Your Loved One And Alzheimer’s
Each person with Alzheimer’s or dementia has a unique set of care needs that change over time as the disease progresses. But even as the disease progresses, individuals can experience joy, comfort, and meaning in life. The quality of life depends on the quality of the relationships dementia patients have with their loved ones, their community, and their home care providers.
Dementia has a significant impact on family caregivers. The overwhelming majority of people with dementia live at home with family caregivers who are responsible for their care, safety, and comfort. It is sometimes difficult for the family alone to provide adequate care and to maintain careful supervision to prevent unsafe activities. Providing constant complicated care to a person with dementia takes a toll on family caregivers leaving them overwhelmed, exhausted, and stressed.
Assisting Hands of Loudoun can assist in helping maintain the dignity and freedom of an individual with dementia while providing a much needed break for family caregivers. Our staff is specially trained to address the unique needs of Alzheimer’s and dementia patients and have received specialized training on communication strategies and in creating an environment with adequate amounts of stimulation, without overwhelming or confusing a dementia patient.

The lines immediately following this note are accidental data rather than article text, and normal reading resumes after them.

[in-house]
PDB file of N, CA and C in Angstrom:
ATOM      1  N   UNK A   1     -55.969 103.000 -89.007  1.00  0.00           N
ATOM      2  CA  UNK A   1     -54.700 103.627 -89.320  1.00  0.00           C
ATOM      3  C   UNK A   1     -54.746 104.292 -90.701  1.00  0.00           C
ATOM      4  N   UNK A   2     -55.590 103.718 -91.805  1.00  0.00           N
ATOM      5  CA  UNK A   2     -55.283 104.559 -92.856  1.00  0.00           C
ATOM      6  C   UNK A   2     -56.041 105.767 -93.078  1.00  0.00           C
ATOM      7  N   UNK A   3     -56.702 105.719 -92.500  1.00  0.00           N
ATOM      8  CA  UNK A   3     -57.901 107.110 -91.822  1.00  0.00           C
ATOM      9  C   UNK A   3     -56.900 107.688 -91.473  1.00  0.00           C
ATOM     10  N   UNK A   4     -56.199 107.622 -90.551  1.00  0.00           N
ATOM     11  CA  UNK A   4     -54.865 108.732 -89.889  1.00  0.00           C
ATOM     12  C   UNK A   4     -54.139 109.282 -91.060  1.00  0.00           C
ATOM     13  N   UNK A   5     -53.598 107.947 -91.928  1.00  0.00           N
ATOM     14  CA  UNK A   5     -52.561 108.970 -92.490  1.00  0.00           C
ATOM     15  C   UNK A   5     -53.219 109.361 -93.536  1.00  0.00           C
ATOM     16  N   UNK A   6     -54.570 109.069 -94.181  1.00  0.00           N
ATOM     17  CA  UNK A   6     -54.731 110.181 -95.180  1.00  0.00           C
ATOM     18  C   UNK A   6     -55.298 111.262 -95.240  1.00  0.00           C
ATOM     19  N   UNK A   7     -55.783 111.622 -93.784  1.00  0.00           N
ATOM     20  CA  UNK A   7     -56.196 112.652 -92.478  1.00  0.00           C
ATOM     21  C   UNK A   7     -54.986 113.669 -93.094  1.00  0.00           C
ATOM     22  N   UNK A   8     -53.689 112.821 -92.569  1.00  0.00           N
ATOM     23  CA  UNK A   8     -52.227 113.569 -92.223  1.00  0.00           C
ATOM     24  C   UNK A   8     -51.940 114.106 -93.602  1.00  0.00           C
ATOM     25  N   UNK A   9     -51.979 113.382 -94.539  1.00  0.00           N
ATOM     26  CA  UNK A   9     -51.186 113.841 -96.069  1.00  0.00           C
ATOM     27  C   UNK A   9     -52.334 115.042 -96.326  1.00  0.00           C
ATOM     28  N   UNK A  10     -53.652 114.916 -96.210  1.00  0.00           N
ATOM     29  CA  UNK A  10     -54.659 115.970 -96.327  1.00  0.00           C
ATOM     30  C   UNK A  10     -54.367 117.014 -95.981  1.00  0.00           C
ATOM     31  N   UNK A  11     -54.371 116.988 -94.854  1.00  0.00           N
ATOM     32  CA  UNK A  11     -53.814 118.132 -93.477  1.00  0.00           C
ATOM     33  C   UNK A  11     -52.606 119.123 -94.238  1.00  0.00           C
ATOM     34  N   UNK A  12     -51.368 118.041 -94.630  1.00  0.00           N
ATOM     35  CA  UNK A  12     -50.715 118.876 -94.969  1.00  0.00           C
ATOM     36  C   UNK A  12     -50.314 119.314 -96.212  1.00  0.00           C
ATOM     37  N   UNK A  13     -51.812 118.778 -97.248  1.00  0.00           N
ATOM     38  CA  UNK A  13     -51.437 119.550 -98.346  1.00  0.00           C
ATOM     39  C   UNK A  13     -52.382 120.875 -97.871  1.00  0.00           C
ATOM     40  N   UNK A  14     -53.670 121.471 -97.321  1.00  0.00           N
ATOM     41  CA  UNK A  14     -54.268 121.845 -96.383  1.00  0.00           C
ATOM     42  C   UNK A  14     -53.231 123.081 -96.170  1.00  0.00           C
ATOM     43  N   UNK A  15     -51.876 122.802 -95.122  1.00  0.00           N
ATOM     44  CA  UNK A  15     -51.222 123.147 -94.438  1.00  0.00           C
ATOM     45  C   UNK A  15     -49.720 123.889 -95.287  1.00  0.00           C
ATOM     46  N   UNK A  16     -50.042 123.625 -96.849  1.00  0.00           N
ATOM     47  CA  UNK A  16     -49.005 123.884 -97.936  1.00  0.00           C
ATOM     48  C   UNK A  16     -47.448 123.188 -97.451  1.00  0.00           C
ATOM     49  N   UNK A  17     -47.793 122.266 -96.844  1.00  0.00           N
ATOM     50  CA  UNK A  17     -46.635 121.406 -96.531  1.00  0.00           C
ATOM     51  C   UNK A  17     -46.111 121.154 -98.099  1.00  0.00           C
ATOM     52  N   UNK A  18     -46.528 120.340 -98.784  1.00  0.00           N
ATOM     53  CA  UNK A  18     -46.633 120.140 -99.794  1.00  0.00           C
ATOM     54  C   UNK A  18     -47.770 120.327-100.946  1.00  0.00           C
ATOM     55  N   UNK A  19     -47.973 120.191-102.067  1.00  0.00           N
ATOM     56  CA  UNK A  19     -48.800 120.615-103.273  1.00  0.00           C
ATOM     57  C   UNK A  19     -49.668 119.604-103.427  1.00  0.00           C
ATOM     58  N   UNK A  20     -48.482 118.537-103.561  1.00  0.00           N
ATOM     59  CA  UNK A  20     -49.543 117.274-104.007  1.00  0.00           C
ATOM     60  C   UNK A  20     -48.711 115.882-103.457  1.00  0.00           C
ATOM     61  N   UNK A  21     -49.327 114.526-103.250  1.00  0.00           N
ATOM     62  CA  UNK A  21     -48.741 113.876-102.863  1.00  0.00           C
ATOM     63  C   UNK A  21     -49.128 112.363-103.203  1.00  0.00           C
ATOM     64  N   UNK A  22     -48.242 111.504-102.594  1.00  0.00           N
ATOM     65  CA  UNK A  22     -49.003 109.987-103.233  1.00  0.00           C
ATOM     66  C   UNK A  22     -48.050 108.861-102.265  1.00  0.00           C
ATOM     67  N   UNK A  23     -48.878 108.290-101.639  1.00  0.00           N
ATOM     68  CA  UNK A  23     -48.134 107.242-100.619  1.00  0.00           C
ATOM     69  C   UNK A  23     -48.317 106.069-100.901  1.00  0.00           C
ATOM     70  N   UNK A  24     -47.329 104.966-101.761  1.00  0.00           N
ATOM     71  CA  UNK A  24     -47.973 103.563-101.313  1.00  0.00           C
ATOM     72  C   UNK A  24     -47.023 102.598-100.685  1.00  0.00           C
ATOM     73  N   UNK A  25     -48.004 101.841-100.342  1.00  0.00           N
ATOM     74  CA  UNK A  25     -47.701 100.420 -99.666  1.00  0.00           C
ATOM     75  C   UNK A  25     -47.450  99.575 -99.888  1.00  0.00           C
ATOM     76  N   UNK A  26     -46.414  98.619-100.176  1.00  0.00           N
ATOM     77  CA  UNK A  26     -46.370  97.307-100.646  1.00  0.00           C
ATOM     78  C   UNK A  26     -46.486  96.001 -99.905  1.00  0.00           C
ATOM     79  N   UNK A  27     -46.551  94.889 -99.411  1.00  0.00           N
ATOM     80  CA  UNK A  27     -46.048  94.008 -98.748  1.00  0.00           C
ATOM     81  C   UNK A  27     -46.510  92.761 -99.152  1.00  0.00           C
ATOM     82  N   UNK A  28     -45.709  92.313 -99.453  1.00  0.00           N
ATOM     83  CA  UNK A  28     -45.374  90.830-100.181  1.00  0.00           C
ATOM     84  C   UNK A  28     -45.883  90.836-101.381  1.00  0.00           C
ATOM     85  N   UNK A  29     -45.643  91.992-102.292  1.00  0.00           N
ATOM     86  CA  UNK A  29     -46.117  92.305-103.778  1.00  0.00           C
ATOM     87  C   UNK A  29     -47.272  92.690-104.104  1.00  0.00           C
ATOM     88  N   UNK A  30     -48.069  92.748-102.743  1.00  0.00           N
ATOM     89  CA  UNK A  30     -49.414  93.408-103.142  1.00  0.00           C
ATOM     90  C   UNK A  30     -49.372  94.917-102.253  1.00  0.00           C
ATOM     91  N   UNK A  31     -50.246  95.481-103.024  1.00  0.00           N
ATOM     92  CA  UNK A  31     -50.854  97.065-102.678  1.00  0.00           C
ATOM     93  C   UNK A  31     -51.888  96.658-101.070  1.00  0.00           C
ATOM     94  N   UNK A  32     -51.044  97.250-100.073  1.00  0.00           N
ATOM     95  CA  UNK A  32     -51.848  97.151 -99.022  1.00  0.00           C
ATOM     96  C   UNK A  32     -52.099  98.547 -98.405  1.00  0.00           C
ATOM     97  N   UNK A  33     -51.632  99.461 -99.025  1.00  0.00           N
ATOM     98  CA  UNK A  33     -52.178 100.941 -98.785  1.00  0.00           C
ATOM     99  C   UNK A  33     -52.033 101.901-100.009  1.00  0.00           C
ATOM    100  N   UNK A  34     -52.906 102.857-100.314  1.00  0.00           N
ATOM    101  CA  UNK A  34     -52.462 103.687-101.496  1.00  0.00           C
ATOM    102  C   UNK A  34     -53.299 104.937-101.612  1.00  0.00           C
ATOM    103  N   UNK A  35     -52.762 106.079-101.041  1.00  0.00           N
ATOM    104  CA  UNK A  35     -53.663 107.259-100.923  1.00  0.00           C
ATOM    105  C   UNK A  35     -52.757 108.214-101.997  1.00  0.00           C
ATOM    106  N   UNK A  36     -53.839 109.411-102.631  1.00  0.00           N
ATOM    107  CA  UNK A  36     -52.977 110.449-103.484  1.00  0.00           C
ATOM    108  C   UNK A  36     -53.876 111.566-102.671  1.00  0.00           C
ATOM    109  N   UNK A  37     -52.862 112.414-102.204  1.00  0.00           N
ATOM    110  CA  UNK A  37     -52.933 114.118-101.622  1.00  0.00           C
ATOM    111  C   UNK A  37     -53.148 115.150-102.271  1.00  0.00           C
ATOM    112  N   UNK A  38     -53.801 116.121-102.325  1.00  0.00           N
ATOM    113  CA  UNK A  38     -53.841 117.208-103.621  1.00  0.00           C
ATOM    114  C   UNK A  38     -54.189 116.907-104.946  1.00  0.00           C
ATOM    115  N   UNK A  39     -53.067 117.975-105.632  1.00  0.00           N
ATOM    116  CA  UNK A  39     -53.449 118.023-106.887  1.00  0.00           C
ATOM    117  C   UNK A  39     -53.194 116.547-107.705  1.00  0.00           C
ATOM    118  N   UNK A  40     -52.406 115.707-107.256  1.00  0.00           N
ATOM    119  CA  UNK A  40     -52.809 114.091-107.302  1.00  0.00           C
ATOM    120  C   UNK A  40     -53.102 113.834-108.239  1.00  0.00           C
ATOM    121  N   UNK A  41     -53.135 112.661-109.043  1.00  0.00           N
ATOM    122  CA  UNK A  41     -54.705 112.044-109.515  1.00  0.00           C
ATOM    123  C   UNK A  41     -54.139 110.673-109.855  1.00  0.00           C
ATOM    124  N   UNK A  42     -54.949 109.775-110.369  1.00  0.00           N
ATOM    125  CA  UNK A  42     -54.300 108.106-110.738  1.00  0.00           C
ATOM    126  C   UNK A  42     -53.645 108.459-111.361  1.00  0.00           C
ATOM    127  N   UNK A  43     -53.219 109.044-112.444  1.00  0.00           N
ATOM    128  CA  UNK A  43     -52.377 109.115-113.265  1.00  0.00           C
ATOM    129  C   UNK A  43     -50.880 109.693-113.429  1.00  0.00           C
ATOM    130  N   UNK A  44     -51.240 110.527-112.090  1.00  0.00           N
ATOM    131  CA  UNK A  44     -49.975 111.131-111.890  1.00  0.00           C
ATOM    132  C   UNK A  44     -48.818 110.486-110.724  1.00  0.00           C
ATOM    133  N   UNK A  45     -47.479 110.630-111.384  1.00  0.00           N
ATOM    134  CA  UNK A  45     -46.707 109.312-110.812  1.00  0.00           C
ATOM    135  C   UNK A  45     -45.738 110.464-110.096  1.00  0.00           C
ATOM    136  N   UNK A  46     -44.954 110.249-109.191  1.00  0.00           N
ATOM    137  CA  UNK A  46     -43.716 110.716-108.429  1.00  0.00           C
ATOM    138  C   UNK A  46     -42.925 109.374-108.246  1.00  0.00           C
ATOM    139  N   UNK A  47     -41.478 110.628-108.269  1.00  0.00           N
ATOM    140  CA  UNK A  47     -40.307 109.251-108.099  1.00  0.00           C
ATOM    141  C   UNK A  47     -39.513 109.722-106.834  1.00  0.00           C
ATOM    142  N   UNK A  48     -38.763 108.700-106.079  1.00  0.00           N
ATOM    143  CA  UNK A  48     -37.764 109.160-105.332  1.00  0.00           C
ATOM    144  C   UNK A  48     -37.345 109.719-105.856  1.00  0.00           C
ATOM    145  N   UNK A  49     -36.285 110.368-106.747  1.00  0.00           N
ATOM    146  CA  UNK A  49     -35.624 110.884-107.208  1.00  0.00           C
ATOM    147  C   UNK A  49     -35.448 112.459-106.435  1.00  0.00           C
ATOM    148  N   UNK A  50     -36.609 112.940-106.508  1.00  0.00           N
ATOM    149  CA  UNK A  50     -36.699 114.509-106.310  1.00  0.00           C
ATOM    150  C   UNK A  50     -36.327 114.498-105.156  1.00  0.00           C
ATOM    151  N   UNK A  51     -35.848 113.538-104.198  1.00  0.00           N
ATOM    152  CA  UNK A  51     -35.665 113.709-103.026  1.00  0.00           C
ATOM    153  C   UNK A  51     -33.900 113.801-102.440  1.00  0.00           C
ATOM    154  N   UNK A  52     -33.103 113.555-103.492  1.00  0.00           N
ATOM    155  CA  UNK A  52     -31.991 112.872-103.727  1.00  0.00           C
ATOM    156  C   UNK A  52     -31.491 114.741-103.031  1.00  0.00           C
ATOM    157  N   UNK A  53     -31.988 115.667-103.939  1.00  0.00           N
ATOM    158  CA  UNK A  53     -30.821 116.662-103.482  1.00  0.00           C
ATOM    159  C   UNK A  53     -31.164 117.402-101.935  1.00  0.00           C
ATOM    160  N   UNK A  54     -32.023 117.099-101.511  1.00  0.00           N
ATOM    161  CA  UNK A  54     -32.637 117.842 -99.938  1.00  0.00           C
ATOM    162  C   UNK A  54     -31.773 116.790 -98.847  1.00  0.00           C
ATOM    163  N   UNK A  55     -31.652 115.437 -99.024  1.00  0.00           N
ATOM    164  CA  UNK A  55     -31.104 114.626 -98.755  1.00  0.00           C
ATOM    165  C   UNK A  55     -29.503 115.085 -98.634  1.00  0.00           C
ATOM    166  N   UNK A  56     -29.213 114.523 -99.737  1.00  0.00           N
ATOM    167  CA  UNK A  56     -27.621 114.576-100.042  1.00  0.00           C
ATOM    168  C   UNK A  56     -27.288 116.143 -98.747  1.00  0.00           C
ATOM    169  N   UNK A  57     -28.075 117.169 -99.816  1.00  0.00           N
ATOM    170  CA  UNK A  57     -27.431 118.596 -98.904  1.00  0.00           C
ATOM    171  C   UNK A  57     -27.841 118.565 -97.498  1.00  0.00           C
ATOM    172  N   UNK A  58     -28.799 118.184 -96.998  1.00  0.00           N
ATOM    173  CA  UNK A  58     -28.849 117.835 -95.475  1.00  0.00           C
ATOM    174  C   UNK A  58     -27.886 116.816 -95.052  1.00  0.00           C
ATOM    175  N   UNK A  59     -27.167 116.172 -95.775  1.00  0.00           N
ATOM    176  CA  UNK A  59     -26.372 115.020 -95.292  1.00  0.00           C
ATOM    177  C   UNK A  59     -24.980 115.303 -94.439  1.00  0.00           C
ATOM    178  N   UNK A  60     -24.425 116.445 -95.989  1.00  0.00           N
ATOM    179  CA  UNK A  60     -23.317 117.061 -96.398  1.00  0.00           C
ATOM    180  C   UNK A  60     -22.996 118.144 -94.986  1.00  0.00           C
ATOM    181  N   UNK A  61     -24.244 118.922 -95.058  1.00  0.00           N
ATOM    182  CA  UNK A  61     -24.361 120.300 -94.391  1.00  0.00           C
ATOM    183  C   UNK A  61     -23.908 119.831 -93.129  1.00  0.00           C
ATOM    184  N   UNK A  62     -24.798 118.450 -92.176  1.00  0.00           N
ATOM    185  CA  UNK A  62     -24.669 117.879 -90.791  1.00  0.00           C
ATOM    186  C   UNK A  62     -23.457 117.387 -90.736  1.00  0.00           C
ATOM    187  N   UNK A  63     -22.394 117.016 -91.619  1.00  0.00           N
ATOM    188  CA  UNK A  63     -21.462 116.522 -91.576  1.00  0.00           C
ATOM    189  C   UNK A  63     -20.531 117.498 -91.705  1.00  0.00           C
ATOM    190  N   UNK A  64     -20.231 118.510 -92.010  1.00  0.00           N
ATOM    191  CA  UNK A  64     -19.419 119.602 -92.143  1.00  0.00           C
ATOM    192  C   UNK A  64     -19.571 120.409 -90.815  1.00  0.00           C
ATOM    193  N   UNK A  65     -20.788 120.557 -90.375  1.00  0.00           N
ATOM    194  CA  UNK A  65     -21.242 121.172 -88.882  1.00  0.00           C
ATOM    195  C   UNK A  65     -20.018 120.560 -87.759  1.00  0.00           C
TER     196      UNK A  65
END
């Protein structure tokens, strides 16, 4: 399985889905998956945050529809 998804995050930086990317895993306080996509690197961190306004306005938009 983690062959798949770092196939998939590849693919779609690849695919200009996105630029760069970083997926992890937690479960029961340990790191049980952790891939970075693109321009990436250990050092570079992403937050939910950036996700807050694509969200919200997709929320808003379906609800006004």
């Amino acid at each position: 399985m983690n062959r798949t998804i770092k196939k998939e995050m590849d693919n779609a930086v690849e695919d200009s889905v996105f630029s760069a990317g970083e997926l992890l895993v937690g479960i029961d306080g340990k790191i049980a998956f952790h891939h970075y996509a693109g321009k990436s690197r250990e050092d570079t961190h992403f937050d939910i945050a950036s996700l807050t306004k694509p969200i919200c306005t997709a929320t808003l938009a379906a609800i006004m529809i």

Alzheimer’s Association Warning Signs
The Alzheimer’s Association has developed 10 warning signs to help identify Alzheimer’s disease and dementia. If you or a loved one are experiencing several of these symptoms you should consult with a physician.
- Memory loss that affects job, recreational, or other skills
- Difficulty performing familiar tasks, for example having trouble following a familiar recipe or keeping track of monthly bills
- Problems with language and remembering and using common words
- Disorientation with time and place
- Decreased or poor judgment including reduced attention to grooming or giving large amounts of money to strangers
- Trouble understanding visual images and spatial relationships including difficulty reading and judging distances
- Changes in mood or behavior including becoming confused, suspicious, depressed, fearful, or anxious
- Misplacing things and losing the ability to retrace steps to find them
- Changes in personality
- Loss of desire or initiative, including trouble keeping up with a favorite sports team or remembering how to perform a hobby activity